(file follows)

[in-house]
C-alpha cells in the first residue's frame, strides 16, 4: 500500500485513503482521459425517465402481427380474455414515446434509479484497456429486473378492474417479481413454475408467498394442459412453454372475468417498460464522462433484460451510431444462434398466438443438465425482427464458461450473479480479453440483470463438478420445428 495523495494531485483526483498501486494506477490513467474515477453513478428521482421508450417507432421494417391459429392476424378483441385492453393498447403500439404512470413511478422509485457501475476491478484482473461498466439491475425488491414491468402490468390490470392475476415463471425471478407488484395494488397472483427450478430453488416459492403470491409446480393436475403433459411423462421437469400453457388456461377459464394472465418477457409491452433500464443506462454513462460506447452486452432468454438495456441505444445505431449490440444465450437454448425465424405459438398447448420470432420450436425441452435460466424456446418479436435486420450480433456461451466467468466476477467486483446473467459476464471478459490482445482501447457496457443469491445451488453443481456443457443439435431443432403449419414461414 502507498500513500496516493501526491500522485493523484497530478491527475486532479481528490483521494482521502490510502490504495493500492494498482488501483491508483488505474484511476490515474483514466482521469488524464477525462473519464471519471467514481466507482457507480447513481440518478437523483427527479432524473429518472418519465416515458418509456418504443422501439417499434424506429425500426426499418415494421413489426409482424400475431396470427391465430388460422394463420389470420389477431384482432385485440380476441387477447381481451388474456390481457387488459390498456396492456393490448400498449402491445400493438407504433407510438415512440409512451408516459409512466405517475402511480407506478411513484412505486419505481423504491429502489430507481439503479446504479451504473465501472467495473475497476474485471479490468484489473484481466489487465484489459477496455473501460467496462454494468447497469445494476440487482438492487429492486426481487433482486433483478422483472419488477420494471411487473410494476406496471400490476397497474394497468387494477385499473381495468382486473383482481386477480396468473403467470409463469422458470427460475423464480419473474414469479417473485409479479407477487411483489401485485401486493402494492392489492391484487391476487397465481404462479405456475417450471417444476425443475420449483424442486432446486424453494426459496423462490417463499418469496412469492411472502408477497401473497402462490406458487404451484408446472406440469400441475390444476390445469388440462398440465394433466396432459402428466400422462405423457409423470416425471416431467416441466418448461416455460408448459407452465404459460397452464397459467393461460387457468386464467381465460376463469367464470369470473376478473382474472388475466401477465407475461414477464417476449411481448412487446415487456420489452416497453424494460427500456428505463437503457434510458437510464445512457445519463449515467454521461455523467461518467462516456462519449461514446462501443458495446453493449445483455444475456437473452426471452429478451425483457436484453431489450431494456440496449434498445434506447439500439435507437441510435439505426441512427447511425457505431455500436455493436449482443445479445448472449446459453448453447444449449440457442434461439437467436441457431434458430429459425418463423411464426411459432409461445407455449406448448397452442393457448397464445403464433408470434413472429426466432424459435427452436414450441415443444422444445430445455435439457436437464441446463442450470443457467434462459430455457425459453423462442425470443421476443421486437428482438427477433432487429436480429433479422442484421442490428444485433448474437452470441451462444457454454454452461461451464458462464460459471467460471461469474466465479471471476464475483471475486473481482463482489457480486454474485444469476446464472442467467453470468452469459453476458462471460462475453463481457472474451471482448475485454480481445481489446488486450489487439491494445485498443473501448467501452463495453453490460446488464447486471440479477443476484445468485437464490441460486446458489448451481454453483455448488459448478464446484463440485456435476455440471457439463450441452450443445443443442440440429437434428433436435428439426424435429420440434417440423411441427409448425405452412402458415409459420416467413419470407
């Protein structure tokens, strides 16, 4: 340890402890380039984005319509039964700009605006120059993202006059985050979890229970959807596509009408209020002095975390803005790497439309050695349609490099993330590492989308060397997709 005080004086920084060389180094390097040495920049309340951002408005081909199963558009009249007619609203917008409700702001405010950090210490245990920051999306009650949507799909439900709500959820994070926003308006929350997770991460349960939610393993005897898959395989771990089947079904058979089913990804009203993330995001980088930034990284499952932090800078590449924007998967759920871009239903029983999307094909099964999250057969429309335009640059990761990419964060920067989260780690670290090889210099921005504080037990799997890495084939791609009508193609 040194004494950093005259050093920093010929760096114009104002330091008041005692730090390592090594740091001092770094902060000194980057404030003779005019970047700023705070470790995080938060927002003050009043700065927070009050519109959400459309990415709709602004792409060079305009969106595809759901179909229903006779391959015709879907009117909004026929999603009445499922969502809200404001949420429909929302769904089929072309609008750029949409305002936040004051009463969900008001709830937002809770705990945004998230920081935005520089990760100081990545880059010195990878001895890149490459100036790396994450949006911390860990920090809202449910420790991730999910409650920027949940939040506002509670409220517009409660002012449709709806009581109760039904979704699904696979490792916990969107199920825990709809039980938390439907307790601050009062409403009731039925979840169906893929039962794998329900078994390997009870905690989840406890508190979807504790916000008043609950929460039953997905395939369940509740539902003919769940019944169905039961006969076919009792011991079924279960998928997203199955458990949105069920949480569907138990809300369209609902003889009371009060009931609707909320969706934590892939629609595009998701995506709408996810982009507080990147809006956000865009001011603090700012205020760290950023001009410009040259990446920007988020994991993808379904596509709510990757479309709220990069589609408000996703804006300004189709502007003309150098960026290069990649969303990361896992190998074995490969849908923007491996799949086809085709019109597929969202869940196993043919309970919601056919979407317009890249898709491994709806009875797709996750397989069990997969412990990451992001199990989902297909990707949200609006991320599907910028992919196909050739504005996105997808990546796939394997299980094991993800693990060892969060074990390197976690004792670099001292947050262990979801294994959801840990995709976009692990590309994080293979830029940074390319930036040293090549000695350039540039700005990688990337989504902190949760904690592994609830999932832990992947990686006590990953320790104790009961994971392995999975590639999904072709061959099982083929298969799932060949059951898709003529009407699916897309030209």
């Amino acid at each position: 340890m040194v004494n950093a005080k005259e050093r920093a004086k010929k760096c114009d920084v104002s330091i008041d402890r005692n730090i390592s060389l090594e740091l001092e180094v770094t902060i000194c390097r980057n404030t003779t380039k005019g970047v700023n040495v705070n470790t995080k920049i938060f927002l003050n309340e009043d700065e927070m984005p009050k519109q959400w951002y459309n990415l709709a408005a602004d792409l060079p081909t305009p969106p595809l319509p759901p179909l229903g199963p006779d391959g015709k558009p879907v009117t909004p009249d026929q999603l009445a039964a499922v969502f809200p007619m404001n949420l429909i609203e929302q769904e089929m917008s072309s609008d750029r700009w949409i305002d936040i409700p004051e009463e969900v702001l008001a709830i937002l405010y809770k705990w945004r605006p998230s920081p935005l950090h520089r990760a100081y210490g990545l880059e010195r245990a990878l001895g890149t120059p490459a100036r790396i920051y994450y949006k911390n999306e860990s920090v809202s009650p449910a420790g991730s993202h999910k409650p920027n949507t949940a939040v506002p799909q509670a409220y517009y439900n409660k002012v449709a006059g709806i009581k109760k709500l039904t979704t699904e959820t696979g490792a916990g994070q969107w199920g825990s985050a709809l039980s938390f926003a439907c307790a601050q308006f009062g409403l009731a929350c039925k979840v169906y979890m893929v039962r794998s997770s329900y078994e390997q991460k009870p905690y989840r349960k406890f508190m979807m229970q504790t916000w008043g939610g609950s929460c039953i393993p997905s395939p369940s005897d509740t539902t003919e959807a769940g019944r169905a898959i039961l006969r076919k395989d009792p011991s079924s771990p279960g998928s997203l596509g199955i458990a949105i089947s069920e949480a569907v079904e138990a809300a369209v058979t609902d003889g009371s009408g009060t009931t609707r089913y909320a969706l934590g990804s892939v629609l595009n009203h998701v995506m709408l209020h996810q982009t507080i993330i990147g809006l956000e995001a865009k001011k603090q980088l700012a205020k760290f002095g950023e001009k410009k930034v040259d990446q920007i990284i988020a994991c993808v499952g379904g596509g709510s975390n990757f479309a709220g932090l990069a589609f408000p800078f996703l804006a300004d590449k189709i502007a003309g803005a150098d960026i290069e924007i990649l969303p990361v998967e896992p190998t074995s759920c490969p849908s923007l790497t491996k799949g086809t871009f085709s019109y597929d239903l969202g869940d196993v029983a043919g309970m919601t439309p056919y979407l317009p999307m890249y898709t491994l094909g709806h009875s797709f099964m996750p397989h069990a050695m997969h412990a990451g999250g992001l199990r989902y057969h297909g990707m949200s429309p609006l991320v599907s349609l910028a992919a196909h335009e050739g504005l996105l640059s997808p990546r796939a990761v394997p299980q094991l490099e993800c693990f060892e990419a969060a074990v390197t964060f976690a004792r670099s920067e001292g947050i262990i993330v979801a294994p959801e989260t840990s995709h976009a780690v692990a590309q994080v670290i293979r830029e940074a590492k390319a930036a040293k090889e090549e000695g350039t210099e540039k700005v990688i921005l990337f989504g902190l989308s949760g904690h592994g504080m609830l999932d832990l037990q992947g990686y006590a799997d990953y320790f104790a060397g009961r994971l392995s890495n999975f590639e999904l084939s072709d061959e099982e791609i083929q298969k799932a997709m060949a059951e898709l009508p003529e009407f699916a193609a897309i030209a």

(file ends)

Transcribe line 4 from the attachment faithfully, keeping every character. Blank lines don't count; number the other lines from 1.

């Amino acid at each position: 340890m040194v004494n950093a005080k005259e050093r920093a004086k010929k760096c114009d920084v104002s330091i008041d402890r005692n730090i390592s060389l090594e740091l001092e180094v770094t902060i000194c390097r980057n404030t003779t380039k005019g970047v700023n040495v705070n470790t995080k920049i938060f927002l003050n309340e009043d700065e927070m984005p009050k519109q959400w951002y459309n990415l709709a408005a602004d792409l060079p081909t305009p969106p595809l319509p759901p179909l229903g199963p006779d391959g015709k558009p879907v009117t909004p009249d026929q999603l009445a039964a499922v969502f809200p007619m404001n949420l429909i609203e929302q769904e089929m917008s072309s609008d750029r700009w949409i305002d936040i409700p004051e009463e969900v702001l008001a709830i937002l405010y809770k705990w945004r605006p998230s920081p935005l950090h520089r990760a100081y210490g990545l880059e010195r245990a990878l001895g890149t120059p490459a100036r790396i920051y994450y949006k911390n999306e860990s920090v809202s009650p449910a420790g991730s993202h999910k409650p920027n949507t949940a939040v506002p799909q509670a409220y517009y439900n409660k002012v449709a006059g709806i009581k109760k709500l039904t979704t699904e959820t696979g490792a916990g994070q969107w199920g825990s985050a709809l039980s938390f926003a439907c307790a601050q308006f009062g409403l009731a929350c039925k979840v169906y979890m893929v039962r794998s997770s329900y078994e390997q991460k009870p905690y989840r349960k406890f508190m979807m229970q504790t916000w008043g939610g609950s929460c039953i393993p997905s395939p369940s005897d509740t539902t003919e959807a769940g019944r169905a898959i039961l006969r076919k395989d009792p011991s079924s771990p279960g998928s997203l596509g199955i458990a949105i089947s069920e949480a569907v079904e138990a809300a369209v058979t609902d003889g009371s009408g009060t009931t609707r089913y909320a969706l934590g990804s892939v629609l595009n009203h998701v995506m709408l209020h996810q982009t507080i993330i990147g809006l956000e995001a865009k001011k603090q980088l700012a205020k760290f002095g950023e001009k410009k930034v040259d990446q920007i990284i988020a994991c993808v499952g379904g596509g709510s975390n990757f479309a709220g932090l990069a589609f408000p800078f996703l804006a300004d590449k189709i502007a003309g803005a150098d960026i290069e924007i990649l969303p990361v998967e896992p190998t074995s759920c490969p849908s923007l790497t491996k799949g086809t871009f085709s019109y597929d239903l969202g869940d196993v029983a043919g309970m919601t439309p056919y979407l317009p999307m890249y898709t491994l094909g709806h009875s797709f099964m996750p397989h069990a050695m997969h412990a990451g999250g992001l199990r989902y057969h297909g990707m949200s429309p609006l991320v599907s349609l910028a992919a196909h335009e050739g504005l996105l640059s997808p990546r796939a990761v394997p299980q094991l490099e993800c693990f060892e990419a969060a074990v390197t964060f976690a004792r670099s920067e001292g947050i262990i993330v979801a294994p959801e989260t840990s995709h976009a780690v692990a590309q994080v670290i293979r830029e940074a590492k390319a930036a040293k090889e090549e000695g350039t210099e540039k700005v990688i921005l990337f989504g902190l989308s949760g904690h592994g504080m609830l999932d832990l037990q992947g990686y006590a799997d990953y320790f104790a060397g009961r994971l392995s890495n999975f590639e999904l084939s072709d061959e099982e791609i083929q298969k799932a997709m060949a059951e898709l009508p003529e009407f699916a193609a897309i030209a």